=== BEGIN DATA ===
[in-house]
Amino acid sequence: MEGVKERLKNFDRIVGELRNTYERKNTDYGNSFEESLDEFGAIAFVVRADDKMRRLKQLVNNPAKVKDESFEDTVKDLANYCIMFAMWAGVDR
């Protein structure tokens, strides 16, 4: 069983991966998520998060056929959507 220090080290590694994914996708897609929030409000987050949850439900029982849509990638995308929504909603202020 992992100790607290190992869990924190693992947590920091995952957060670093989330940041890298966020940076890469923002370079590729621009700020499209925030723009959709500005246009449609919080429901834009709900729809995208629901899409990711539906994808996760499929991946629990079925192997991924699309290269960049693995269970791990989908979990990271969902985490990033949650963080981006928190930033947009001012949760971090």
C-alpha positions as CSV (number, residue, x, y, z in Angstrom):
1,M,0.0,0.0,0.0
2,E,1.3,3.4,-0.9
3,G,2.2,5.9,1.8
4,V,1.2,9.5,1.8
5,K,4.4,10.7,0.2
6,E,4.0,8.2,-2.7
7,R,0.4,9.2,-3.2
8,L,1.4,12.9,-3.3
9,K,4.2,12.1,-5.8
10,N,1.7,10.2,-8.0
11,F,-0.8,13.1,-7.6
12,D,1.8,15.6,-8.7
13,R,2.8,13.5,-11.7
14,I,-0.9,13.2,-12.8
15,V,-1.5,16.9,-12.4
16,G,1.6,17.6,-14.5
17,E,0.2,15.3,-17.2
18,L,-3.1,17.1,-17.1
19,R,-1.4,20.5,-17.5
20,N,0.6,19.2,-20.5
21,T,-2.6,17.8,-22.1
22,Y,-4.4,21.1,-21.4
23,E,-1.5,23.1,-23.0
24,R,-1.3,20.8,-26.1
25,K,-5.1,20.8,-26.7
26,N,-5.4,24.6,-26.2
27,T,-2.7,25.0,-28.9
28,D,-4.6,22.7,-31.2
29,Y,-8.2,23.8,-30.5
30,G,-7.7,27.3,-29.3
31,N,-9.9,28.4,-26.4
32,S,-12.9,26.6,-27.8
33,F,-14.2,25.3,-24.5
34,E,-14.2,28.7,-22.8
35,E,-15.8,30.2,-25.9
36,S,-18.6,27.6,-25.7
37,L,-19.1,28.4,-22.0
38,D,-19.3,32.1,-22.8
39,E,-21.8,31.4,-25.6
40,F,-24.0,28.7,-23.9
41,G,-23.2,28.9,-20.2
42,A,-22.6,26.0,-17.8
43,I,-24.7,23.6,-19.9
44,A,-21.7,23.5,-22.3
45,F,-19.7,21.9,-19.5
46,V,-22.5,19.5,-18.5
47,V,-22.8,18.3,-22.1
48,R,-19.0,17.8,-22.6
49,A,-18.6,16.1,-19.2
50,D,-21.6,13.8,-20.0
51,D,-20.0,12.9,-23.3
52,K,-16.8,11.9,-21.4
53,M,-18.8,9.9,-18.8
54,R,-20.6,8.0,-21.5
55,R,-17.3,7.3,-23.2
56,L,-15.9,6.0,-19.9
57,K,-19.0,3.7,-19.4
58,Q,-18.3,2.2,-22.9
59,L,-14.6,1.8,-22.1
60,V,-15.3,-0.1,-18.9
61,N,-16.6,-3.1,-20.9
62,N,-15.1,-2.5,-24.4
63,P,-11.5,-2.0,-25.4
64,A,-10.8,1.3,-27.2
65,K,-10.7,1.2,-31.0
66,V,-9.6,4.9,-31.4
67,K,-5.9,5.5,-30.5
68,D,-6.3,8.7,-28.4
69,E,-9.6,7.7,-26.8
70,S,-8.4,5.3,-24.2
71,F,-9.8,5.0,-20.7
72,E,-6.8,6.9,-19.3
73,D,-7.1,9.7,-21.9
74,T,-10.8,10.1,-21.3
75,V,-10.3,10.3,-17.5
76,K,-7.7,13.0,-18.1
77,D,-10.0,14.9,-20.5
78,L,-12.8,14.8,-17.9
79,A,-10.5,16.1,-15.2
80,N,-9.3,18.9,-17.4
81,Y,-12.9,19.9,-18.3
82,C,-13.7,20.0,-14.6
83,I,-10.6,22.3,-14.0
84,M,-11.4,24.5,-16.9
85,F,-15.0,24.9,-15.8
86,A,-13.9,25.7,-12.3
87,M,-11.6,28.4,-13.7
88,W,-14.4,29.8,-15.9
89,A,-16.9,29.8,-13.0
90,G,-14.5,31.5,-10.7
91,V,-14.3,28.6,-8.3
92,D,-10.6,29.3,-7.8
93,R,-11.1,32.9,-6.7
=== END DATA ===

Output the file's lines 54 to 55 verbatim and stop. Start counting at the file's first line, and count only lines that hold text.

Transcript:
50,D,-21.6,13.8,-20.0
51,D,-20.0,12.9,-23.3